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Ohio AG defends use of facial recognition analysis
Other morning headlines: Appeals court orders new trial for Youngstown man on death row; Grand jury in Steubenville rape case awaits forensic work
by WKSU's AMANDA RABINOWITZ


Morning Edition Host
Amanda Rabinowitz
 
  • Ohio AG defends use of facial recognition analysis
  • Appeals court orders new trial for Youngstown man on death row
  • Grand jury in Steubenville rape case awaits forensic work
  • Former Ohio Gov and US Rep. John Gilligan dies
  • Ohio lawmakers hold painkiller info hearings
  • Ohio activists to rally against "Obamacare"
  • Ohio senators continue health care field hearings
  • Ohio lawmakers ask watchdog to probe JobsOhio
  • FBI began probe of aide at Ohio treasury in 2010
  • Ohio tax chief: Businesses should adjust tax rates
  • Ohio AG defends use of facial recognition analysis
    Ohio's attorney general is convening a group of judges, prosecutors and others to study whether the state should have additional protocols in place for law enforcement officers using facial recognition technology. Attorney General Mike DeWine says that since June, local and state law enforcement officers could use the facial recognition software to match images of possible suspects or victims with their driver's license photos. He says it's been used almost 2,700 times. DeWine, a Republican, told reporters on Monday that the working group will make recommendations to him in 60 days. His comments come after The Cincinnati Enquirer first reported the use of the facial recognition software. DeWine's Democratic challenger says in a statement that it's far too late for working group review. David Pepper also calls the technology's use intrusive.

    Appeals court orders new trial for Youngstown man on death row
    Ohio's attorney general is convening group of judges, prosecutors and others to study whether the state should have additional protocols in place for law enforcement officers using facial recognition technology. Attorney General Mike DeWine says that since June, local and state law enforcement officers could use the facial recognition software to match images of possible suspects or victims with their driver's license photos. He says it's been used almost 2,700 times. DeWine, a Republican, told reporters on Monday that the working group will make recommendations to him in 60 days. His comments come after The Cincinnati Enquirer first reported the use of the facial recognition software. DeWine's Democratic challenger says in a statement that it's far too late for working group review. David Pepper also calls the technology's use intrusive.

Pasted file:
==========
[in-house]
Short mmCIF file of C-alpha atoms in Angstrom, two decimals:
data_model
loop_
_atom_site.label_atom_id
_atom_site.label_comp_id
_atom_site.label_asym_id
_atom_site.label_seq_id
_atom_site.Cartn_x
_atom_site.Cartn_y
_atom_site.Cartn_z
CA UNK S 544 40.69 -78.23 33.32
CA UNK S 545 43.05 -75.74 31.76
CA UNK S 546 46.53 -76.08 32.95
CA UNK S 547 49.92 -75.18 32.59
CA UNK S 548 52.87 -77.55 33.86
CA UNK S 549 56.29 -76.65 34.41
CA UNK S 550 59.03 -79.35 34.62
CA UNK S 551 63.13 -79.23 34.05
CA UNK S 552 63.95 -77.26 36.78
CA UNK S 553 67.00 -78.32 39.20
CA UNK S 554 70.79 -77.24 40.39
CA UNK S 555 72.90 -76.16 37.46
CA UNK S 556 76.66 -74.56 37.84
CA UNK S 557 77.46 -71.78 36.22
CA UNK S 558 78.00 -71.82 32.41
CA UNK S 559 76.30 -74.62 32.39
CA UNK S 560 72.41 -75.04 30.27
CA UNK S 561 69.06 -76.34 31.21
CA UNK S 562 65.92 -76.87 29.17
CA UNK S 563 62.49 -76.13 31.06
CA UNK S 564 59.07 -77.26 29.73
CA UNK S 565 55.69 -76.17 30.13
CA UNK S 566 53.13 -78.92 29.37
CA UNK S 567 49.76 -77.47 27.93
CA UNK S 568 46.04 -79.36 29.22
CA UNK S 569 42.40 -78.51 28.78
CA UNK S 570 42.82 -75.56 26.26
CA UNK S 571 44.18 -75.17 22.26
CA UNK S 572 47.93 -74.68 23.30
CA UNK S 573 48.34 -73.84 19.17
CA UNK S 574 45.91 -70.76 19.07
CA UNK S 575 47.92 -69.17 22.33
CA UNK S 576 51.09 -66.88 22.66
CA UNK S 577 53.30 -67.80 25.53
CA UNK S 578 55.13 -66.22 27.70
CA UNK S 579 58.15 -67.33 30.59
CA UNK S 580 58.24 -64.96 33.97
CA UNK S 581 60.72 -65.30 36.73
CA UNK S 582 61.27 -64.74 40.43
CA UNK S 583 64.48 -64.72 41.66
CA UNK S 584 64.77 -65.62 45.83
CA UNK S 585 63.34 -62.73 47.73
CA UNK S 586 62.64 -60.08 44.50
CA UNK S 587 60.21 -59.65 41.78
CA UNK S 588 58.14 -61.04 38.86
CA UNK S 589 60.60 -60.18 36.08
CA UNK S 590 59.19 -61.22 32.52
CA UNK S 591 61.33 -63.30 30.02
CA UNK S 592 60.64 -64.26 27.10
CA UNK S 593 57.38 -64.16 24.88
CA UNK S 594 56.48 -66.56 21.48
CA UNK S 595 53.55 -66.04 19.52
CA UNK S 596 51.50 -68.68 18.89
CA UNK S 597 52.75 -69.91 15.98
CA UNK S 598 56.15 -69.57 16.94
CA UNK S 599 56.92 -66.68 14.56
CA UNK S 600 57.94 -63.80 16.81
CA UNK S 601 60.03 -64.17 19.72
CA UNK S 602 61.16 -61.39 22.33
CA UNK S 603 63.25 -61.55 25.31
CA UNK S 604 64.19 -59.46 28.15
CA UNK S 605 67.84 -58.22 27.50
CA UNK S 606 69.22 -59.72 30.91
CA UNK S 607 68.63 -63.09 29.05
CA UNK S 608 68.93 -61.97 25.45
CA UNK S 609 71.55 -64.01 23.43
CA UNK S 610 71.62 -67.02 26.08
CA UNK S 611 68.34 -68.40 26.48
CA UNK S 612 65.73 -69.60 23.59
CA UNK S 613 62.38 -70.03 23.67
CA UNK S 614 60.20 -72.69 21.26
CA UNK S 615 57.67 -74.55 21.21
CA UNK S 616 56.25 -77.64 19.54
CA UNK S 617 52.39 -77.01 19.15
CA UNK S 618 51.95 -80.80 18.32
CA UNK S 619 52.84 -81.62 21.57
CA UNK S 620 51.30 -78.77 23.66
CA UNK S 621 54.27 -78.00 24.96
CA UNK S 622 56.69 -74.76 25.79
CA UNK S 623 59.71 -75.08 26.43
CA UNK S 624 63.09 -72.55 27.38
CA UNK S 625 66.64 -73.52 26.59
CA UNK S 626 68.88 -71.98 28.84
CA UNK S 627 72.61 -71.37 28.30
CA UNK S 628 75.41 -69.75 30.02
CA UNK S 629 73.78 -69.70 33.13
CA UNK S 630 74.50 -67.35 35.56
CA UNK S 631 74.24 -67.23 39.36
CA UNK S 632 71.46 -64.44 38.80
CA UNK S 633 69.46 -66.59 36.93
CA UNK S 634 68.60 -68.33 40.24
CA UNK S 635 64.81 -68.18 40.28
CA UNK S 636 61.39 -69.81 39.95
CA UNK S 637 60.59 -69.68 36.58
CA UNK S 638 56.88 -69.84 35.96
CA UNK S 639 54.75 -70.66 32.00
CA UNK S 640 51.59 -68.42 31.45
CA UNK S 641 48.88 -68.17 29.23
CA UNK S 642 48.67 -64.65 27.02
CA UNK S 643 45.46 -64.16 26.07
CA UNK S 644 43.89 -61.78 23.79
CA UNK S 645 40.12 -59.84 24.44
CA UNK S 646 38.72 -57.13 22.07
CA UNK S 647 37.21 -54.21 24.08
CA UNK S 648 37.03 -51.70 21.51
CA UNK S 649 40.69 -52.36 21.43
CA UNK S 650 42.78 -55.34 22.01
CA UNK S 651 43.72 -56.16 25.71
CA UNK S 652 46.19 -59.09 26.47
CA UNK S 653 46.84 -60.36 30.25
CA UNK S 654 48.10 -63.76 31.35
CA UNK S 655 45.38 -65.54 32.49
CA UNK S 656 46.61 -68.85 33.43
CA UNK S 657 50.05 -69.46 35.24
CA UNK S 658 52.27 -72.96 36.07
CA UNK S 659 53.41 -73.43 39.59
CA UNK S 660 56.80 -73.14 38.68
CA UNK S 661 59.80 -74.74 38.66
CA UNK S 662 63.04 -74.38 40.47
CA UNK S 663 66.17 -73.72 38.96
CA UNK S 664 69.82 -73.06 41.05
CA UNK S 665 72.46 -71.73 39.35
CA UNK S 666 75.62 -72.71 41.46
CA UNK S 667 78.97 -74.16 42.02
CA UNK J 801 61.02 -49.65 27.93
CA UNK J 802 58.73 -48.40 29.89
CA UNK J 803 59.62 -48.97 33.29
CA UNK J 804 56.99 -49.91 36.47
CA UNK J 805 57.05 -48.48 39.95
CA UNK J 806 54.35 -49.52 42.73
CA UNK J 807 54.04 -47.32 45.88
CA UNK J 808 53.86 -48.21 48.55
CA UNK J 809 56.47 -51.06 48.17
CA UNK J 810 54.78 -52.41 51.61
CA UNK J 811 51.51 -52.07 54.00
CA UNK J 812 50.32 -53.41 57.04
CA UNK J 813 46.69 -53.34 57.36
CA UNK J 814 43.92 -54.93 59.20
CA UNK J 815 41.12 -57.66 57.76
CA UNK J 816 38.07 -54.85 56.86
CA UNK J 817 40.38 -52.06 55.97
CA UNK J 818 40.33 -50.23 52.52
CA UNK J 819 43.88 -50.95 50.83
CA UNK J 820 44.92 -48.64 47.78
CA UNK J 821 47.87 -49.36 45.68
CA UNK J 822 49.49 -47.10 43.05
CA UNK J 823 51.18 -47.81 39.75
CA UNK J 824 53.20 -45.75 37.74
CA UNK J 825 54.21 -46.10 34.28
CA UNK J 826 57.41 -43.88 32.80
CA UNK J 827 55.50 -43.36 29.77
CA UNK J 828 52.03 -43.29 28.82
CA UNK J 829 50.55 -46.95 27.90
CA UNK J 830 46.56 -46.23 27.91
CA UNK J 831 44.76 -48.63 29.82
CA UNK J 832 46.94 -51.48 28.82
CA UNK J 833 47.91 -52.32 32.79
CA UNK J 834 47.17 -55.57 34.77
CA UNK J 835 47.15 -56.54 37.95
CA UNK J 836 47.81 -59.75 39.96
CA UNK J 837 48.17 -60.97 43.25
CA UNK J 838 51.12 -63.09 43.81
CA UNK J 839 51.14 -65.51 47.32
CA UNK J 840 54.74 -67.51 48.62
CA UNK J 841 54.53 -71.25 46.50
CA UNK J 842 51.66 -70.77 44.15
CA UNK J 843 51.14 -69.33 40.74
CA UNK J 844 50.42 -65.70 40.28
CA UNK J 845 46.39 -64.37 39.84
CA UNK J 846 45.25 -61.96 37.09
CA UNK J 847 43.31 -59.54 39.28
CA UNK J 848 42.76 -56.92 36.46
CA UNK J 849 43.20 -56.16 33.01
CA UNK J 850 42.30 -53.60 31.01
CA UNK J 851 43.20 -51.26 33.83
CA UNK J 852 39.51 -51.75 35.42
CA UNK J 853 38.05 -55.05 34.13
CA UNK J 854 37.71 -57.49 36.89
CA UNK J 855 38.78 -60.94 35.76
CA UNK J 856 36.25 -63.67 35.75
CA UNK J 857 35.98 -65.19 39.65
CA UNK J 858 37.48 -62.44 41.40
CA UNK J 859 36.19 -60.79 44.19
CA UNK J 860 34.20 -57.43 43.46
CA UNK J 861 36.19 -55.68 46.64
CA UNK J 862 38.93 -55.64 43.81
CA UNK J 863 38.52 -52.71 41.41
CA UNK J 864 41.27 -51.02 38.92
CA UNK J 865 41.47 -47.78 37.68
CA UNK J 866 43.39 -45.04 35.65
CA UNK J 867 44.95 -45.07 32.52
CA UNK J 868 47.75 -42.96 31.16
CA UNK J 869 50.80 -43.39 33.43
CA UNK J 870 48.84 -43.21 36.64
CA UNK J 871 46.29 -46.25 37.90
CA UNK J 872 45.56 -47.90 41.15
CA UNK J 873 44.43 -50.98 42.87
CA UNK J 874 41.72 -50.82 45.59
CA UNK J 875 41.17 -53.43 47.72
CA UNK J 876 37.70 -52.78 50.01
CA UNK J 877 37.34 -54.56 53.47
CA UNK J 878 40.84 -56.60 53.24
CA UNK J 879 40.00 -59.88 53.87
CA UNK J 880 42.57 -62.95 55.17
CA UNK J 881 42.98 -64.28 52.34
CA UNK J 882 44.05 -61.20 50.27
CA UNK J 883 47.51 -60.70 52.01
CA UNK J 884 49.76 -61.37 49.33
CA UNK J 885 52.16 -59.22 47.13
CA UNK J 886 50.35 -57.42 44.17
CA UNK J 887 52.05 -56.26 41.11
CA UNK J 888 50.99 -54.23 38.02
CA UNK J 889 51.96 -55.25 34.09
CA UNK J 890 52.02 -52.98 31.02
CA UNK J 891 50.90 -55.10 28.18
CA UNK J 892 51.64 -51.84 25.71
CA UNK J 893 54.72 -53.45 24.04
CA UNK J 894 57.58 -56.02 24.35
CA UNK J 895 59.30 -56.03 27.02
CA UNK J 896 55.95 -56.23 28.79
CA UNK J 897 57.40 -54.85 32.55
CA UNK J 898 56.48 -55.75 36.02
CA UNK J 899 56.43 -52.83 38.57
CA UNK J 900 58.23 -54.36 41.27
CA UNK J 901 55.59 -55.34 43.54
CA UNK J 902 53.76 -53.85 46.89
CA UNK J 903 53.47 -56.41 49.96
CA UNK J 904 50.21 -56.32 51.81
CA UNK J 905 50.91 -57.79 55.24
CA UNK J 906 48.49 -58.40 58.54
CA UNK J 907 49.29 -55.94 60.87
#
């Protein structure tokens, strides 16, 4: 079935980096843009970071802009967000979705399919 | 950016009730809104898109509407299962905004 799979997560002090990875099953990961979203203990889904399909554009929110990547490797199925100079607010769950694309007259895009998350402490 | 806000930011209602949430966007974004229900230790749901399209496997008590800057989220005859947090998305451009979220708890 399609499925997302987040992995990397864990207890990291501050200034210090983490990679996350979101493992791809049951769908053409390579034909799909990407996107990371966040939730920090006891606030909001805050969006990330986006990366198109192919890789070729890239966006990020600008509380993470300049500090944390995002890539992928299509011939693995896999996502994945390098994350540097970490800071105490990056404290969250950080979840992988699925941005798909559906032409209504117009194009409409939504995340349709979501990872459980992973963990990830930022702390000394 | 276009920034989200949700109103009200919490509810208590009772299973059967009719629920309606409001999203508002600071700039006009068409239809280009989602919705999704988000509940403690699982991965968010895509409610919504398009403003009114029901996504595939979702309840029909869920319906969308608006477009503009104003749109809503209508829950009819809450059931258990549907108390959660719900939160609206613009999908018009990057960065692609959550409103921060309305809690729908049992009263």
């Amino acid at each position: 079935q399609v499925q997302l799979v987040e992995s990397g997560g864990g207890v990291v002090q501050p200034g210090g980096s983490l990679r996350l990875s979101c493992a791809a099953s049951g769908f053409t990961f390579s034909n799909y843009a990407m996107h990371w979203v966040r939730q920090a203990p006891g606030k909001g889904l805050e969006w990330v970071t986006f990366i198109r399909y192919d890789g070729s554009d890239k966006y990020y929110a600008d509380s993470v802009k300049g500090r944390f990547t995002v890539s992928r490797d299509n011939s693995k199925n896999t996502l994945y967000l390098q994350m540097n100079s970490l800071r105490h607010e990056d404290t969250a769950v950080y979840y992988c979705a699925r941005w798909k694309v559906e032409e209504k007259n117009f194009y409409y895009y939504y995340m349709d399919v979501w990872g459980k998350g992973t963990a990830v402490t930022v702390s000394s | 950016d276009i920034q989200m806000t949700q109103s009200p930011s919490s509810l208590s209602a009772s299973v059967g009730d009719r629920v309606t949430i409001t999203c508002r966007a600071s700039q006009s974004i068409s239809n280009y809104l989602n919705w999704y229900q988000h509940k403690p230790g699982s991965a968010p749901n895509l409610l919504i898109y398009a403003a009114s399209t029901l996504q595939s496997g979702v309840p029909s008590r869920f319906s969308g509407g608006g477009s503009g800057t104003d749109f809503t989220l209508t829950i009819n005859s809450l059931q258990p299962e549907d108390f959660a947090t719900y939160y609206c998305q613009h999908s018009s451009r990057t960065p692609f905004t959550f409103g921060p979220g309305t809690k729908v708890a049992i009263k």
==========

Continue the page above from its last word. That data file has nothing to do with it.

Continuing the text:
Grand jury in Steubenville rape case awaits forensic work
    The state's attorney general says a Steubenville grand jury is waiting on outside forensic work before reconvening in a rape case. The grand jury adjourned earlier this month after three days spent considering whether other crimes might have occurred in the rape of a 16-year-old West Virginia girl a year ago. A judge in March convicted two high school football players of raping the girl after an alcohol-fueled party last summer. One of the key issues before the grand jury meeting in Steubenville is whether adults who are required to report crimes knew early on of the rape last August but didn't say anything. Attorney General Mike DeWine said Monday that forensic work involving cell phones and computers had yet to be completed by third parties, including Microsoft.

    Former Ohio Gov and US Rep. John Gilligan dies
    Former Ohio Gov. and U.S. Rep. John Gilligan, a liberal Democrat who won creation of the state income tax, has died. He was 92. Gilligan's daughter Kathleen Sebelius, a former Kansas governor, in 2009 became Health and Human Services secretary under President Barack Obama. Gilligan, a teacher, became the state's 62nd governor in 1970, a year in which Republicans suffered from a loan scandal in the state treasurer's office. He inherited a school funding problem in which 24 districts had closed for lack of operating money and more were expected to follow suit. Gilligan persuaded legislators to enact the state's first corporate and personal income tax in 1971 to raise money for dealing with those and other government priorities.

    Ohio lawmakers hold painkiller info hearings